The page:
2. “ESG investing” and ESG corporate strategy are synonymous.
While ESG investing (i.e., integrating ESG factors into investment management decisions) is a significant piece of the ESG puzzle, it is not the entire picture. Conceptually, ESG corporate strategy is wide-ranging compared to ESG investing. ESG corporate strategy involves the implications of a company’s decisions to identify, adapt to (or ignore), and manage the global departure from “business as usual.” This “Great Transition” includes human capital management, biodiversity impacts, cybersecurity, and a host of other corporate activities intersecting with potential ESG risks and rewards.
3. ESG is “one size fits all.”
Working through ESG issues is challenging, but it is relatively clear that ESG strategy is not a one-size-fits-all phenomenon. For example, a health-care company could have unique ESG priorities as compared to a manufacturing or logistics company. In addition to industry segmentation, variables like geography, regulatory environment, stakeholder influence, and corporate mission may require somewhat individualized ESG decision-making. That said, evaluating ESG activities within a particular industry can facilitate analysis of one company’s performance against another. Additionally, ESG benchmarking can help develop industry-specific insight about fast-changing ESG risks and opportunities. Conversely, an aimless benchmarking exercise can exacerbate business risks, especially as the litigation bar focuses more on ESG issues (e.g., greenwashing, antitrust, consumer protection, etc.). Accordingly, mature ESG strategy can resemble a “unique corporate personality” that ideally reflects corporate innovation and engagement geared toward sustainability.
4. Global and federal standards are the only important ESG drivers.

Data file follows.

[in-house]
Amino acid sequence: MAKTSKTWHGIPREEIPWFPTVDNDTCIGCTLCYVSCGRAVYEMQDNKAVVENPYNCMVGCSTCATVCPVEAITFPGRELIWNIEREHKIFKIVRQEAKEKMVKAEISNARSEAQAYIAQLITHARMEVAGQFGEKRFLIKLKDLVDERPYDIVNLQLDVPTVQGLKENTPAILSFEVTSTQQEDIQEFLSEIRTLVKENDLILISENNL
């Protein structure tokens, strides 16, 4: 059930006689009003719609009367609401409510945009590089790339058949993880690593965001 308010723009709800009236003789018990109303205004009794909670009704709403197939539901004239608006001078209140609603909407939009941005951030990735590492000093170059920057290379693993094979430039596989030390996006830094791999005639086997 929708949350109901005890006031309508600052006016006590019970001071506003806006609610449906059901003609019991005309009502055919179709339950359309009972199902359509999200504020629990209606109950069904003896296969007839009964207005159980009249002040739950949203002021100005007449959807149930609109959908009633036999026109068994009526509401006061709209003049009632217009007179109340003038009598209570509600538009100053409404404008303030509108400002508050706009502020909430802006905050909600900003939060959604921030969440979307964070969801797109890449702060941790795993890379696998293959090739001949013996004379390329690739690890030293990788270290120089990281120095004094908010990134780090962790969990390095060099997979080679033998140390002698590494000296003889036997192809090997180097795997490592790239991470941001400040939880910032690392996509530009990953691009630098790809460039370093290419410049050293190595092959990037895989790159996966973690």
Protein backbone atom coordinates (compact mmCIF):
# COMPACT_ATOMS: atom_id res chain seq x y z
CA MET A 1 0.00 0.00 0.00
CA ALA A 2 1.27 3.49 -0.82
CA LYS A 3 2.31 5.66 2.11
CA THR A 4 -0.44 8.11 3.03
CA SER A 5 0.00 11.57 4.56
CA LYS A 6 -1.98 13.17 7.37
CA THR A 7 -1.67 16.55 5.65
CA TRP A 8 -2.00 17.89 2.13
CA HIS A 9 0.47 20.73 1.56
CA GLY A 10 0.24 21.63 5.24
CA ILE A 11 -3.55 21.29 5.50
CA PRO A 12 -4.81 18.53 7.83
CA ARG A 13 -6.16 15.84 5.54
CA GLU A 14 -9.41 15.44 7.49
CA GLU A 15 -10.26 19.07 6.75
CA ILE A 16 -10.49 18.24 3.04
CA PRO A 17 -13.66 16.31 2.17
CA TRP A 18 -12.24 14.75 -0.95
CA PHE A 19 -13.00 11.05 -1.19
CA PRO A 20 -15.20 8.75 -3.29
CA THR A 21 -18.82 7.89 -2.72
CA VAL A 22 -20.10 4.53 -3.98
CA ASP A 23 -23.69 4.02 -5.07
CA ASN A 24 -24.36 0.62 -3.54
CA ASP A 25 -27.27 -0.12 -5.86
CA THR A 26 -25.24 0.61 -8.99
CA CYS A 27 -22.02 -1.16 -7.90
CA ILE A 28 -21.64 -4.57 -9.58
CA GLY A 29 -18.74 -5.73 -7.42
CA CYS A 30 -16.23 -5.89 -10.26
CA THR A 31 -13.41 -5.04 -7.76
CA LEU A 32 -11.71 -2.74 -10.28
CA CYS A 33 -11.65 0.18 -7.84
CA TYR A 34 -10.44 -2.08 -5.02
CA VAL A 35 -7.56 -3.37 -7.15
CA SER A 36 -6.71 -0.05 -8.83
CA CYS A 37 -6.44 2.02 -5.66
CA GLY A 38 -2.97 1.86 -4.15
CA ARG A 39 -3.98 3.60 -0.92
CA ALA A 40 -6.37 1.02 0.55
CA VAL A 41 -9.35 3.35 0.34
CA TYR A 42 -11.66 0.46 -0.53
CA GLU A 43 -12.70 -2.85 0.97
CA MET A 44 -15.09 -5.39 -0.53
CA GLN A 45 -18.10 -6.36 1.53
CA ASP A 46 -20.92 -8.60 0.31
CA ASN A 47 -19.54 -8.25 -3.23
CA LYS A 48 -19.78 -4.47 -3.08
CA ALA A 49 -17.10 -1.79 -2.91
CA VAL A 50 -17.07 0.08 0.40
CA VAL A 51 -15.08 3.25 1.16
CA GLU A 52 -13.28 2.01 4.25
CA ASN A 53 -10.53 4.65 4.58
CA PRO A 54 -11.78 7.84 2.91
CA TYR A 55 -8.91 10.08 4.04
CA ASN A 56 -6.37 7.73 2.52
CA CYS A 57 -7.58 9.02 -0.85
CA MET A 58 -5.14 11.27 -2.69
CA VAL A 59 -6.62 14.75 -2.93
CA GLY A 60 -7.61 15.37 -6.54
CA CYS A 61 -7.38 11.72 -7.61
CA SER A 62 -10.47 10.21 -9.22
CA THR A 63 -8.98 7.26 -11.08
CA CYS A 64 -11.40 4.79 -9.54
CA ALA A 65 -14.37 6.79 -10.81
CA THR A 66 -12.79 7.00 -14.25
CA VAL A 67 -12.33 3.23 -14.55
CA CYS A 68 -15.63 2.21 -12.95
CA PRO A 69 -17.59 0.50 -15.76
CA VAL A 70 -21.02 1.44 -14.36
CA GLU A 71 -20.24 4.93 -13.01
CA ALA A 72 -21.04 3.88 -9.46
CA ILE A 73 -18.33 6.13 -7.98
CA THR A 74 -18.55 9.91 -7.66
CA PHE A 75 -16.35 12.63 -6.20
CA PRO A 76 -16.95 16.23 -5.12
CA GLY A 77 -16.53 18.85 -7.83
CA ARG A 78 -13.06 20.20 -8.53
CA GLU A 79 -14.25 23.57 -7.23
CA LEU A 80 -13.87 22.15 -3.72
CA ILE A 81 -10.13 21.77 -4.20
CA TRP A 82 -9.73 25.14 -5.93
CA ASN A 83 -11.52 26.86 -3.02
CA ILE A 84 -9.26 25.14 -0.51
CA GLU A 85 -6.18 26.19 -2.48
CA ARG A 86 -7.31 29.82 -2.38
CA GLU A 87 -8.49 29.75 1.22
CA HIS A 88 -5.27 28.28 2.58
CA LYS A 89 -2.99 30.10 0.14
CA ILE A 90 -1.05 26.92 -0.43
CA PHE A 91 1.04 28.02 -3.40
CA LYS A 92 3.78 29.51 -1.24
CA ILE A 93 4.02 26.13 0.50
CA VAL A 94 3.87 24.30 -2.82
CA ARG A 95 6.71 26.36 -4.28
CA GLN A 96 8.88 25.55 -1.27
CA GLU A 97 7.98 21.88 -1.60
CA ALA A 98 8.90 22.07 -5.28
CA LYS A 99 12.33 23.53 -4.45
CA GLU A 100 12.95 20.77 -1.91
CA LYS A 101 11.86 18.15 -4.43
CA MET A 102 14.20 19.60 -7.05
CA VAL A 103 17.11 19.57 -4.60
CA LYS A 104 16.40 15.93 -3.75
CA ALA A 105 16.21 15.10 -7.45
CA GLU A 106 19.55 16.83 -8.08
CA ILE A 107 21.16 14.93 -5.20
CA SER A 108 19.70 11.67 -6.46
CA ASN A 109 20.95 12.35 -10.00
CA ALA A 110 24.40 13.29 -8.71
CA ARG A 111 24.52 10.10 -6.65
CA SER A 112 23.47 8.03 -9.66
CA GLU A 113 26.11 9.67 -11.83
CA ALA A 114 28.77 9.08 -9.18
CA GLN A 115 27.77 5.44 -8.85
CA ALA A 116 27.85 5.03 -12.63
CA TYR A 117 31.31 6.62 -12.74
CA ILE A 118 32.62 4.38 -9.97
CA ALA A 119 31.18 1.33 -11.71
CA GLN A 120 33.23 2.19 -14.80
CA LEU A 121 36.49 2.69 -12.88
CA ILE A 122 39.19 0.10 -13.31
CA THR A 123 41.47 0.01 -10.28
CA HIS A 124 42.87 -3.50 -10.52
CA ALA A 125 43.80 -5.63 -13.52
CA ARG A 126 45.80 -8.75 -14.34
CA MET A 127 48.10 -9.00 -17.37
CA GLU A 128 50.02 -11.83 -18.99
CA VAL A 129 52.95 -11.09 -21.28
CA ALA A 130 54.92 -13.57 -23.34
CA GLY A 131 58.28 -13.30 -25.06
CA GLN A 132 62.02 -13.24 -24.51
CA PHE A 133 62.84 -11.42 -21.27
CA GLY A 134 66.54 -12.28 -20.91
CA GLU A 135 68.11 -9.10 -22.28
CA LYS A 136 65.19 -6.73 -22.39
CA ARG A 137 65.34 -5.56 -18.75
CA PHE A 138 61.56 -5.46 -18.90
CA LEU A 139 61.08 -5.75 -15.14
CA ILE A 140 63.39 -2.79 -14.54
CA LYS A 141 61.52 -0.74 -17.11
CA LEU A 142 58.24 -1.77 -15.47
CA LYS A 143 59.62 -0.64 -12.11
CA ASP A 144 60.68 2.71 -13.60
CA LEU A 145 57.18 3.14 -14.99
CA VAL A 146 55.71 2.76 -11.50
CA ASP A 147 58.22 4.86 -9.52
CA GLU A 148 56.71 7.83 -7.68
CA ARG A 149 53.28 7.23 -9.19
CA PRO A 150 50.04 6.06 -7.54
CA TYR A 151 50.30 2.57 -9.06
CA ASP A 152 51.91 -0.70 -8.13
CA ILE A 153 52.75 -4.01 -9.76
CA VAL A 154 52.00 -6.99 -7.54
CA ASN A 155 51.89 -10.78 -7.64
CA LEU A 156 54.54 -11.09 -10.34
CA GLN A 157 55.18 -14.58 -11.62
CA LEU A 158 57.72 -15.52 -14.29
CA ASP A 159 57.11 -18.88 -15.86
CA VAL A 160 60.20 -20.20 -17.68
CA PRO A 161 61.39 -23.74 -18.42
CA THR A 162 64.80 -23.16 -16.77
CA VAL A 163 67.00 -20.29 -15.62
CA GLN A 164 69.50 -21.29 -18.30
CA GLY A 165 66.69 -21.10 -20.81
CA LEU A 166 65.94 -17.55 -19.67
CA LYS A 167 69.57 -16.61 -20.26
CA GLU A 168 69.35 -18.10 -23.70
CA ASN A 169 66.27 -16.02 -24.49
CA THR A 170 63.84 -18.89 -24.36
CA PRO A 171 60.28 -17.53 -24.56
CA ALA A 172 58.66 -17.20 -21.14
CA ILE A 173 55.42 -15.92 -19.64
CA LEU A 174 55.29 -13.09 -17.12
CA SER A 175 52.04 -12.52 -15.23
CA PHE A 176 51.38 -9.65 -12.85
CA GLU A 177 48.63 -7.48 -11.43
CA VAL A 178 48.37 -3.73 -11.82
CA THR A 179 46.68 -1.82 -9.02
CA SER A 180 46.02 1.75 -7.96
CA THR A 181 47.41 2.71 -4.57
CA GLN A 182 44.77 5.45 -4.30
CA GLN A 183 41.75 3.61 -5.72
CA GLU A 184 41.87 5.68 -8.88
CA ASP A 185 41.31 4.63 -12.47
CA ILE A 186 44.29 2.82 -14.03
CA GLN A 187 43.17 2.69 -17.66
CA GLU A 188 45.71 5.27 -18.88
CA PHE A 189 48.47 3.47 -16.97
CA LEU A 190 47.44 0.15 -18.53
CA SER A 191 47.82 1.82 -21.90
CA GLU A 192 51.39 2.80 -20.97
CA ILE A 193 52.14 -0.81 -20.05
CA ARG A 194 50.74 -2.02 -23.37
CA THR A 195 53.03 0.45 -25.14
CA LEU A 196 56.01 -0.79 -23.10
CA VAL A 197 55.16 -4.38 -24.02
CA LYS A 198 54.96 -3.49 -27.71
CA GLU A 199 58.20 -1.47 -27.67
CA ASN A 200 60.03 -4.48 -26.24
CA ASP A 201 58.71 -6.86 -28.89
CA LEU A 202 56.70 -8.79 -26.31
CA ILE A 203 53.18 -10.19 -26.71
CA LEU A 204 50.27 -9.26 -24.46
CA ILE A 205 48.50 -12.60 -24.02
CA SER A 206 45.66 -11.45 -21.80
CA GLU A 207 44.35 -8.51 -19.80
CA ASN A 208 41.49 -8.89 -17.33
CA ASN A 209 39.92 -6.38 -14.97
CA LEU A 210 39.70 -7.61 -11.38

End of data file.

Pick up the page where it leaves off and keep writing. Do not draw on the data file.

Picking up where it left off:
This assumption has some veracity, but exceptions apply. For example, increased state attorneys general (AGs) and consumer advocate activity is impacting how companies manage their ESG strategies. Many AGs are focused on ESG-related antitrust issues, truth in disclosures, “scoring” methodologies, the integration of ESG factors into investment processes by investment managers, and the interplay of ESG investment strategies with long-standing notions of fiduciary duties. This scrutiny may put companies between the “push” of the desire to expand ESG benchmarks and the “pull” of punitive governmental reaction for the same activity.
5. Implementing ESG strategy requires acceptance of climate change or other potentially polarizing topics.
Because of the diverse nature of ESG, each company has to own where it is in the ESG journey. Companies should self-reflect on their progress on the ESG spectrum and work with outside counsel who can provide solutions that would help them improve their responsibility to their stakeholders. Counseling on ESG matters should be objective and dispassionate. Furthermore, companies should look to develop and manage their ESG-related governance policies with outside counsel, including climate-management policies, ESG investing strategies, and charitable and philanthropic engagements. ESG is complex, multifaceted, and ever-changing. Therefore, the timing, type, and magnitude of risks and opportunities are case- and company-specific.